The third quarter marked continued progress on several of our strategic initiatives covered on Slide 8. We began moving non-bundled, wireless customers to Verizon in the quarter. Earlier this month we completed the development of our combined billing platform, which will allow us to really accelerate the migration. At the end of the third quarter we had move a little over 5% of our wireless customers to the Verizon platform.

Another key strategy is our commitment to increase broadband capabilities, which was demonstrated by continued progress on the fiber-to-the-node build out. We have expanded fiber-to-the-node reach to more than 1.5 million potential customers. Sales efforts are also ramping with nearly 40,000 new fiber-to-the-node subscribers added in the quarter. Our fiber-to-the-node efforts support delivering higher speeds to customers. Subscriber take rates of 7 megabit or faster service in our fiber-to-the-node footprint is nearly 70%.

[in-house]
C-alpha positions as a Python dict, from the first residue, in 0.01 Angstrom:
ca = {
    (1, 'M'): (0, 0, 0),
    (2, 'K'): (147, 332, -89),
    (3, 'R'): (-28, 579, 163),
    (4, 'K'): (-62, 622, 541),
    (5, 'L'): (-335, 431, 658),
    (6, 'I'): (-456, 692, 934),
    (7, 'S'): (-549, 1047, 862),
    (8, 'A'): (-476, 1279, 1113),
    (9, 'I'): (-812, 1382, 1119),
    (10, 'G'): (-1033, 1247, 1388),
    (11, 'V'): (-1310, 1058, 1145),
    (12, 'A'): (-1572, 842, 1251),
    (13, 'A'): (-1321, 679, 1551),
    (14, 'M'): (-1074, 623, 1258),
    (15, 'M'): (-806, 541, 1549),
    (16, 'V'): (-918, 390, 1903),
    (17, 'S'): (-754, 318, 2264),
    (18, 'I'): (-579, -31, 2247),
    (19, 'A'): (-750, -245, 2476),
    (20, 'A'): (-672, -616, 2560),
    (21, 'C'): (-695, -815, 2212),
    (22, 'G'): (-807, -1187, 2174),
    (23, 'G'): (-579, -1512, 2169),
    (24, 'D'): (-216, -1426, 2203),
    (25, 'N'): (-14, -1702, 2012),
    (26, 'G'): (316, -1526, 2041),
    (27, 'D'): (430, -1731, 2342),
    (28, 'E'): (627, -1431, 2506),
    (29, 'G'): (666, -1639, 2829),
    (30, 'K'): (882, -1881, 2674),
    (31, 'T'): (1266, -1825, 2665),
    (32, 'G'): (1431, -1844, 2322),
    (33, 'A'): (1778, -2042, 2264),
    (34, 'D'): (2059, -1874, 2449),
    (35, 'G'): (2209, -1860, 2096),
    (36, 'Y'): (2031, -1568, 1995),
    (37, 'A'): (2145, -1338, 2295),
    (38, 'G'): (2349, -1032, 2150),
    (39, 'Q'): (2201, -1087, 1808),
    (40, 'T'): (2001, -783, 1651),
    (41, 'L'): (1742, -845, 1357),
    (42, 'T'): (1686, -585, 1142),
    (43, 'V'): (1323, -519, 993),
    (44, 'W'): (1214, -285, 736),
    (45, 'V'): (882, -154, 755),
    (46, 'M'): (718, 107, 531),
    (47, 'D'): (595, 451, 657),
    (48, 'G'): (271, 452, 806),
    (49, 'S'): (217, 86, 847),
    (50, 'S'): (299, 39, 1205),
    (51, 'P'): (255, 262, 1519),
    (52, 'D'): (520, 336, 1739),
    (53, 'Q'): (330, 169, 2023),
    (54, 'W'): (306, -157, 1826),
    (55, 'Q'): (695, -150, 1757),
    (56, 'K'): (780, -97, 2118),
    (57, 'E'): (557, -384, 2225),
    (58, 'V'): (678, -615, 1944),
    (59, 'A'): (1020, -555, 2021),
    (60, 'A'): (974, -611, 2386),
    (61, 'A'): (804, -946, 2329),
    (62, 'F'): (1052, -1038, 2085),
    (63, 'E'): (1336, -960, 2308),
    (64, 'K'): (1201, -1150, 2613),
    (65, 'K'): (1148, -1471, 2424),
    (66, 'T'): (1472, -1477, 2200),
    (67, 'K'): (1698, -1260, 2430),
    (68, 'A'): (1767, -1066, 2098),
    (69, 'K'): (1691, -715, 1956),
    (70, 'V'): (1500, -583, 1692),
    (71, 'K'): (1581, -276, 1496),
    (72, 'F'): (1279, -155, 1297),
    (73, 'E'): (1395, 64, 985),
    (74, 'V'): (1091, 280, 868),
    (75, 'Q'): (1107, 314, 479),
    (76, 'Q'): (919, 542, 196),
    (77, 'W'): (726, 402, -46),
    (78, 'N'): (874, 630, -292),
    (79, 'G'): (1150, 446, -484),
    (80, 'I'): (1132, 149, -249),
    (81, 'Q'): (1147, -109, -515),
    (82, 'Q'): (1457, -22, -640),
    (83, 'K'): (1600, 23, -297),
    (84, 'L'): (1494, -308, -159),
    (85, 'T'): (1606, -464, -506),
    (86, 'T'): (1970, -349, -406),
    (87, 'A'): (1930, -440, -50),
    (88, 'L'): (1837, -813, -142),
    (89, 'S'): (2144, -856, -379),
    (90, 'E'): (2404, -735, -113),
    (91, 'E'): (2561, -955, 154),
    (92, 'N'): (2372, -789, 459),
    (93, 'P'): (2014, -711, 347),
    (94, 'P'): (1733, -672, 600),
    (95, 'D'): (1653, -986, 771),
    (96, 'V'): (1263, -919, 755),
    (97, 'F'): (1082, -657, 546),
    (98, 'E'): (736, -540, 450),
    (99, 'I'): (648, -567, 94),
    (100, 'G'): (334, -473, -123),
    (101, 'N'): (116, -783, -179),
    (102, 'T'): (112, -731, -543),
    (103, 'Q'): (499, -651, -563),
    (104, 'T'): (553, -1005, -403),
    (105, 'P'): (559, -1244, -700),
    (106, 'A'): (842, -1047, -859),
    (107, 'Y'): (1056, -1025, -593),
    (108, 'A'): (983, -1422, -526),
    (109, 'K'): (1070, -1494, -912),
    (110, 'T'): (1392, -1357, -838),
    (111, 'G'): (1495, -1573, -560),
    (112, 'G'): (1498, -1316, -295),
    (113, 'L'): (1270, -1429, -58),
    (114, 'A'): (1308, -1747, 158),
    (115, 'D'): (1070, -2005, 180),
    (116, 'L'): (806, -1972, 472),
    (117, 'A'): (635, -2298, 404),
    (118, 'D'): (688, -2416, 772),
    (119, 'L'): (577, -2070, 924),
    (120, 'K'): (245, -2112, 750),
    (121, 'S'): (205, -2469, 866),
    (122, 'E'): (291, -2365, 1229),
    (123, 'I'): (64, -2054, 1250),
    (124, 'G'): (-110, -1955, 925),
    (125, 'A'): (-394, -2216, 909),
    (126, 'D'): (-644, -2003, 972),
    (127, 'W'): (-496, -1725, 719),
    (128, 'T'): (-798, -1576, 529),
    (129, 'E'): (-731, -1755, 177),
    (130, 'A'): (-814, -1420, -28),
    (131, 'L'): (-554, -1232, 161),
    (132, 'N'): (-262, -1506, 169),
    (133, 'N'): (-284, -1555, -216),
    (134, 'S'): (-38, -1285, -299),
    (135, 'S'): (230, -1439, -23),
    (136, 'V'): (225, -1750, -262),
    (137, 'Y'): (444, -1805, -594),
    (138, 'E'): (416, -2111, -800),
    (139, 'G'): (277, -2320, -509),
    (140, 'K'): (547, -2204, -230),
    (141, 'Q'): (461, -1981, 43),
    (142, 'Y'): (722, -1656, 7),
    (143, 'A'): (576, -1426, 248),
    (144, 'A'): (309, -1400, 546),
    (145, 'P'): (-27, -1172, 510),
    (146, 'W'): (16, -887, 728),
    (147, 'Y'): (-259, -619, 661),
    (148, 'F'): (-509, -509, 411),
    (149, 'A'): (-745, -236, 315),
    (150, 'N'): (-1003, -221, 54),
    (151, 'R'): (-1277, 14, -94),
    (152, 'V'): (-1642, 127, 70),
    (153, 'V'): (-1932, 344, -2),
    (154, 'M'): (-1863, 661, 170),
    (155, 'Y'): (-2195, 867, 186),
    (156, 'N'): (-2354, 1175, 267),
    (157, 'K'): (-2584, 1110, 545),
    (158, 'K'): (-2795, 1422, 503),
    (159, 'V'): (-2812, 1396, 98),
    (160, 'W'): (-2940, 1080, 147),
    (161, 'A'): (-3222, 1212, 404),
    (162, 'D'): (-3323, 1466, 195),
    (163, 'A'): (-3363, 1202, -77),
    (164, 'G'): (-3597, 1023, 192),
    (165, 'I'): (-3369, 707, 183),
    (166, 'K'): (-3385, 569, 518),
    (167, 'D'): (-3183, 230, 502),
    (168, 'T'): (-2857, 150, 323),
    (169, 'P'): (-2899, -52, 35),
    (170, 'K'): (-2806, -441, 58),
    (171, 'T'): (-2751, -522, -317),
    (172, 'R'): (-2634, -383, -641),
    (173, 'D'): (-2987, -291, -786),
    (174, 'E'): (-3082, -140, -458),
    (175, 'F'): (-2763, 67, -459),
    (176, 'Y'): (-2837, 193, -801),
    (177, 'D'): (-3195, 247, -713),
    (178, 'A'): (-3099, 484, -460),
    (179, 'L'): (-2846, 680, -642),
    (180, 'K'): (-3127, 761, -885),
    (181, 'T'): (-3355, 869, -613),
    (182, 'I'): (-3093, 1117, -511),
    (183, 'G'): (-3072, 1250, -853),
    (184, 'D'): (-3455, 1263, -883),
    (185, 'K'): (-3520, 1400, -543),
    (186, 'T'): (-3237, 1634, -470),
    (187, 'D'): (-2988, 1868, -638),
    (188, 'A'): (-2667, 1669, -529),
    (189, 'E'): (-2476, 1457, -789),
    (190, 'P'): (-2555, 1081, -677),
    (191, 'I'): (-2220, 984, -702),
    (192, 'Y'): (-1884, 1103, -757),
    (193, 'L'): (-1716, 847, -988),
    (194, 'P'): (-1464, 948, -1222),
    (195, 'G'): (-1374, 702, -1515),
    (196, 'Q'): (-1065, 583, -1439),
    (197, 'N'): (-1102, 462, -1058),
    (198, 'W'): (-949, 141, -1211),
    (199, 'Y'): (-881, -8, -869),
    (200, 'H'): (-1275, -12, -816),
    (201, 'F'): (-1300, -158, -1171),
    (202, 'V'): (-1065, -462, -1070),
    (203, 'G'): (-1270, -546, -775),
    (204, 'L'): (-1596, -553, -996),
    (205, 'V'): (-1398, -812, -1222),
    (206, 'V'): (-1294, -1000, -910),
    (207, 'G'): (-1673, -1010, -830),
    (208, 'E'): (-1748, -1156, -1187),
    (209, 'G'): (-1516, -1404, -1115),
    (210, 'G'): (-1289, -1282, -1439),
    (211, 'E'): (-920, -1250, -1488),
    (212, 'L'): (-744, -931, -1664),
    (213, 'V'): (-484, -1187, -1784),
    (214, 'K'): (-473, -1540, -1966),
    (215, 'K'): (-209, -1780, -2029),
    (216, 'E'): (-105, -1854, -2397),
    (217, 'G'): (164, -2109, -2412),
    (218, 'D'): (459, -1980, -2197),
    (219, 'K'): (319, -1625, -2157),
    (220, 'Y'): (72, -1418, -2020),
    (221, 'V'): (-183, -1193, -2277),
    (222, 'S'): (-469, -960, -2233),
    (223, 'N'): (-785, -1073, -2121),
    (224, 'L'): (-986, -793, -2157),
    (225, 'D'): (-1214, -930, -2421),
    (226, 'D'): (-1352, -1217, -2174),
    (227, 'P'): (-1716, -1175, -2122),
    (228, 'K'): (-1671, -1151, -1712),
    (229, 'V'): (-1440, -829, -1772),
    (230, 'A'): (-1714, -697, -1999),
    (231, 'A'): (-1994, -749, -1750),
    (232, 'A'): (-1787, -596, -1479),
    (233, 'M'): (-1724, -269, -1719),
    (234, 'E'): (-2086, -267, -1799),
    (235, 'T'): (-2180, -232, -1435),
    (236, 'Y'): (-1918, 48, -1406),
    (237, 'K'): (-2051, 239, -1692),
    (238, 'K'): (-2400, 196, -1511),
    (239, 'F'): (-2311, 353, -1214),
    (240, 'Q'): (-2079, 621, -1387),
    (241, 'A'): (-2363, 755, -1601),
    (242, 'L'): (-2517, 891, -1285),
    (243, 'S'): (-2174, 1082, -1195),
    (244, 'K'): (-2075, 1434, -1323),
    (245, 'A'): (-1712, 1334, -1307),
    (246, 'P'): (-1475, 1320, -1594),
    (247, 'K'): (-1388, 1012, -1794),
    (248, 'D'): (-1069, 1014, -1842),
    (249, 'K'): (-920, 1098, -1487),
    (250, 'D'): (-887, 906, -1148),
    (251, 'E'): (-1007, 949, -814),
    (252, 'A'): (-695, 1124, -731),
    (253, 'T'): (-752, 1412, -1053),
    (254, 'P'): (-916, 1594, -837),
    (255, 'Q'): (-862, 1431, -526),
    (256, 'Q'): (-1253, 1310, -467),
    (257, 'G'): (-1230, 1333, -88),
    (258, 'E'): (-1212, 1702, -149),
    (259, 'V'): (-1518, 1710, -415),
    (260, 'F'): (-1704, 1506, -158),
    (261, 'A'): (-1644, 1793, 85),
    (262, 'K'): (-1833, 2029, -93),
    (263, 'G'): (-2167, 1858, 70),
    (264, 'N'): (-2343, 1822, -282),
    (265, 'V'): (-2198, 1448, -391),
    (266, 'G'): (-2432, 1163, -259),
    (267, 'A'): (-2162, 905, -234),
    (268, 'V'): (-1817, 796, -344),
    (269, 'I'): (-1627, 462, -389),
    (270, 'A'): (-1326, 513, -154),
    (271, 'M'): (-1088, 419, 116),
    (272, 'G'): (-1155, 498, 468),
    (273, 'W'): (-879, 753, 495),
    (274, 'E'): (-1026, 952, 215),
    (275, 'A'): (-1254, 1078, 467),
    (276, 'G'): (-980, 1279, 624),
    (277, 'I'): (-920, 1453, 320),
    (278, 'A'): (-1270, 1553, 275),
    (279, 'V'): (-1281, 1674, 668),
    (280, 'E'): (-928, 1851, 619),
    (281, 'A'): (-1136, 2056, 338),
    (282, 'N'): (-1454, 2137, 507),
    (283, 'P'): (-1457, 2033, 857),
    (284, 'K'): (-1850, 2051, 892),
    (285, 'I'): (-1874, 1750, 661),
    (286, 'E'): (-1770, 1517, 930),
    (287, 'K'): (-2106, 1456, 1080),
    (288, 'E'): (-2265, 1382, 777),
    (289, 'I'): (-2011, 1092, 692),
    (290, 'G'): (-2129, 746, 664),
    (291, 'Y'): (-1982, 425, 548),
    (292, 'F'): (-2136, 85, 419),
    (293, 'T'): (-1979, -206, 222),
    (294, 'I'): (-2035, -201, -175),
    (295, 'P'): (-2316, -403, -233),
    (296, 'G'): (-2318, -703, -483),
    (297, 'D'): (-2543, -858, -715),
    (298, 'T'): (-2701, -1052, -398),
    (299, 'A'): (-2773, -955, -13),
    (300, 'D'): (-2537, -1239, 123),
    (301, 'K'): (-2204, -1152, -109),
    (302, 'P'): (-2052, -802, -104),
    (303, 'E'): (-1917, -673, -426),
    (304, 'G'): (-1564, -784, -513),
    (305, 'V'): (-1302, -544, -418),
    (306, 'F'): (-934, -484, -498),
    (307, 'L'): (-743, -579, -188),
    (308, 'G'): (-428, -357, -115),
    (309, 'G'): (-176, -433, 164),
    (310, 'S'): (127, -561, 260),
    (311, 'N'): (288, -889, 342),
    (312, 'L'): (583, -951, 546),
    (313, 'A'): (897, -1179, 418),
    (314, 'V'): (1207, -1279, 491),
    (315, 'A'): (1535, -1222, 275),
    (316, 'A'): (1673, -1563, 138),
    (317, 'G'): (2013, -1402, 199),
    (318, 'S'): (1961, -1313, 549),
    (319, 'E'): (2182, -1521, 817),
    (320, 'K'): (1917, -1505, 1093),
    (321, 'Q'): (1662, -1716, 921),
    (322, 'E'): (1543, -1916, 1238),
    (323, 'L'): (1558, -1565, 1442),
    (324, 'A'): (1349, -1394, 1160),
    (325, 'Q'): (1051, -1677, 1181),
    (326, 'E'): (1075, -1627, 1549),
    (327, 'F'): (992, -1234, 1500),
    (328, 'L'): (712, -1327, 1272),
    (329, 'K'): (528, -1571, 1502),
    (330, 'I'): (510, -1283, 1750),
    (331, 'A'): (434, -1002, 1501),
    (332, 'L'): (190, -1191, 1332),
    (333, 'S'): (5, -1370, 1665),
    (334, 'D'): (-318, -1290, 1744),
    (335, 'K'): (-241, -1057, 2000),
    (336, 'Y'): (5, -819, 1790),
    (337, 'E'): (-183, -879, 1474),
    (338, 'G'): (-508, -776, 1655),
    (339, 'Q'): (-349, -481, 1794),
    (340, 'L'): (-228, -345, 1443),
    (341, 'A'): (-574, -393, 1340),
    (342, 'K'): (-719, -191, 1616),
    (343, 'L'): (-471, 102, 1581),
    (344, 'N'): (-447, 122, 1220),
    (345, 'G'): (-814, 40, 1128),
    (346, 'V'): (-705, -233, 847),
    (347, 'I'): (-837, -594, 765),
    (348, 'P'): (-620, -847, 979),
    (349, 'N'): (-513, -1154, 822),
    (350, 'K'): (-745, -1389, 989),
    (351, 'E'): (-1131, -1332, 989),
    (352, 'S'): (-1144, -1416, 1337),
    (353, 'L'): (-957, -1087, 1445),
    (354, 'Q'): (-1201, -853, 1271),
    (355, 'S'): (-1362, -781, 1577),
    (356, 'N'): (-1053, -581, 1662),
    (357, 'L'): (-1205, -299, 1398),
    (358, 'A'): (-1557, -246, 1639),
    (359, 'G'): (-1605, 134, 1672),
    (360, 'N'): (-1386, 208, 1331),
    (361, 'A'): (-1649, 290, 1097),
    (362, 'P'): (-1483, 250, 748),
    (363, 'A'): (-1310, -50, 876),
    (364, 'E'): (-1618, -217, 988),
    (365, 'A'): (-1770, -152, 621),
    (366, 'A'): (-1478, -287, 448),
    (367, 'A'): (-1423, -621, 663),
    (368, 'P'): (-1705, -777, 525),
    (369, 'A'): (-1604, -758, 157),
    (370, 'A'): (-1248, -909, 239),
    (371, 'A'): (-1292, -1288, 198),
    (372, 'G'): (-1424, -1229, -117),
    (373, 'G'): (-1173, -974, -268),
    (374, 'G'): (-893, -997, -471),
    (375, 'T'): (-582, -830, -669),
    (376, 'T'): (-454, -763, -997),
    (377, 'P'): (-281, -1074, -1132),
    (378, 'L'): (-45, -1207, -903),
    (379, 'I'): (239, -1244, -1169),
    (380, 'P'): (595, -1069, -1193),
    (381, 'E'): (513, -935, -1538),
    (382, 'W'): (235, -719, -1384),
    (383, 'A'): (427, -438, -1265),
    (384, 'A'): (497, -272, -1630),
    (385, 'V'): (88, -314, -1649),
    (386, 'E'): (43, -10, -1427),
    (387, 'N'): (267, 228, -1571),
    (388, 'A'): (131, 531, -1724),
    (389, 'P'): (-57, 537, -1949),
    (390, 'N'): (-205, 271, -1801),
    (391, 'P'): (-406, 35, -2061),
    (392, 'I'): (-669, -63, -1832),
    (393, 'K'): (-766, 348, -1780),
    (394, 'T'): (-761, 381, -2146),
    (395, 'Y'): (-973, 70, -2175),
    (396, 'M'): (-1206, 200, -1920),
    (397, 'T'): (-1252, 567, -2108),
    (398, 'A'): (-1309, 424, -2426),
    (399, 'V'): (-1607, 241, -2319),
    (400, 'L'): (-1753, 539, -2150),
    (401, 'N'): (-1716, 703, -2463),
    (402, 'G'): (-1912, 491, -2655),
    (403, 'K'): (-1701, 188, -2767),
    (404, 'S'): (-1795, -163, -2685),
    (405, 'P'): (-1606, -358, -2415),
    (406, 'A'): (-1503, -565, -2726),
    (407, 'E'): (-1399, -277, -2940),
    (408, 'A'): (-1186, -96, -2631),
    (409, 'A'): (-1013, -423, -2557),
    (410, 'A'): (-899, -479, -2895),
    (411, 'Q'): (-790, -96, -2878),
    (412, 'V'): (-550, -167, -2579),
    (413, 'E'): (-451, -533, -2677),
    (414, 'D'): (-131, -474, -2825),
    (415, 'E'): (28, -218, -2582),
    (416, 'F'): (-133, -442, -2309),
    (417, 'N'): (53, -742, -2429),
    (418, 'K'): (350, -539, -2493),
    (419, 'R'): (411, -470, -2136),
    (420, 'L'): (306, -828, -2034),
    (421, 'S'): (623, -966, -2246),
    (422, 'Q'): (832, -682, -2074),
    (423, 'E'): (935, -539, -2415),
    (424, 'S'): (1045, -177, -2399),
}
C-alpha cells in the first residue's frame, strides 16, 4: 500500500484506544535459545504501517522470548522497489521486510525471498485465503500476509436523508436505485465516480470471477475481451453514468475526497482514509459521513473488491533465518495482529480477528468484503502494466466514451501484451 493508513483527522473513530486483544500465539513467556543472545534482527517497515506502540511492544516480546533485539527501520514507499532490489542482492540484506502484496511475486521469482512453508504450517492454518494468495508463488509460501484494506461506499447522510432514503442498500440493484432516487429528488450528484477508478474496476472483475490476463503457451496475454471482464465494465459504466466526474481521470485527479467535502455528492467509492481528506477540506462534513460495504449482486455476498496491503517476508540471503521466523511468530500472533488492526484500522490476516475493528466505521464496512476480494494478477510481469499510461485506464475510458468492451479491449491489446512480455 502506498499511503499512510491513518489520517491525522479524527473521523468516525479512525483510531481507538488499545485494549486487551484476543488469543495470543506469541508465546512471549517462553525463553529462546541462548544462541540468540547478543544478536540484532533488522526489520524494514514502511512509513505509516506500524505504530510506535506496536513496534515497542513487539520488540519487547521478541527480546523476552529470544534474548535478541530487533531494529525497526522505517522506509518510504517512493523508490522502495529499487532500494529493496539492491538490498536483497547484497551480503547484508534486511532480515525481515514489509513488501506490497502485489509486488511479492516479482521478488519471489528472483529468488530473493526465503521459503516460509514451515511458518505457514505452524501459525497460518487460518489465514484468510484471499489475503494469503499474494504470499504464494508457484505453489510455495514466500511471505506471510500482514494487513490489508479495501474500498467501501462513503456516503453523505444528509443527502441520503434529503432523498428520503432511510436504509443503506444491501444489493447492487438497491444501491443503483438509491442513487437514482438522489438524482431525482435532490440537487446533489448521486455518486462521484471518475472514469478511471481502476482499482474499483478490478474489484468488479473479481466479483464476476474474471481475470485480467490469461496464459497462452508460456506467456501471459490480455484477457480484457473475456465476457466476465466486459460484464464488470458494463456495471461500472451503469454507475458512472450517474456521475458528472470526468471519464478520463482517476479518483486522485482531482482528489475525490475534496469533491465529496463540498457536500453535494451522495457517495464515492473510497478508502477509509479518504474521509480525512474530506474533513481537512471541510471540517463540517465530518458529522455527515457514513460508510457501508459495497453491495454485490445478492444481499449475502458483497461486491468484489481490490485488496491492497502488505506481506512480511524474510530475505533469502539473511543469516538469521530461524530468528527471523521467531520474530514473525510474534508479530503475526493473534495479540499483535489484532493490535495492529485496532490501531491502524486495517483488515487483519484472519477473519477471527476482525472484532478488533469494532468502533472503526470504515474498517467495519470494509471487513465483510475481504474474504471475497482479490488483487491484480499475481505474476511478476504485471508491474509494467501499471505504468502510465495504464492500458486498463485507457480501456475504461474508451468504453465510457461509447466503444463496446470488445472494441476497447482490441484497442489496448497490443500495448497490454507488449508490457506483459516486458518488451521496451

We are also extending our broadband efforts in the business and wholesale markets with the expansion of our nation-wide Ethernet backbone. This investment will position us for the next evolution of data services.

I would like to conclude my remarks by touching on the changes to the senior leadership team we have made over the past couple of months. In addition to naming Joe as our new CFO, Tom has put his team in place running the business units, as you can see on Slide 9.

Tom named Teresa Taylor to succeed him in his former role as the head of the business group. Teresa brings a well-rounded background to her new assignment, including previous stints running our wholesale and product units and most recently was our Chief Administrative Officer.

Dan Yost, whom many of you know was the head of the product and IT organizations, is now running the mass markets group. Dan brings a wealth of expertise and energy to his new role.

Neil Cox, who previously was the head of enterprise sales for the central region, is replacing Dan as the leader of the product and IT organizations. In addition to an extensive telephony background, Neil has broad experience in both running and investing in new product initiatives.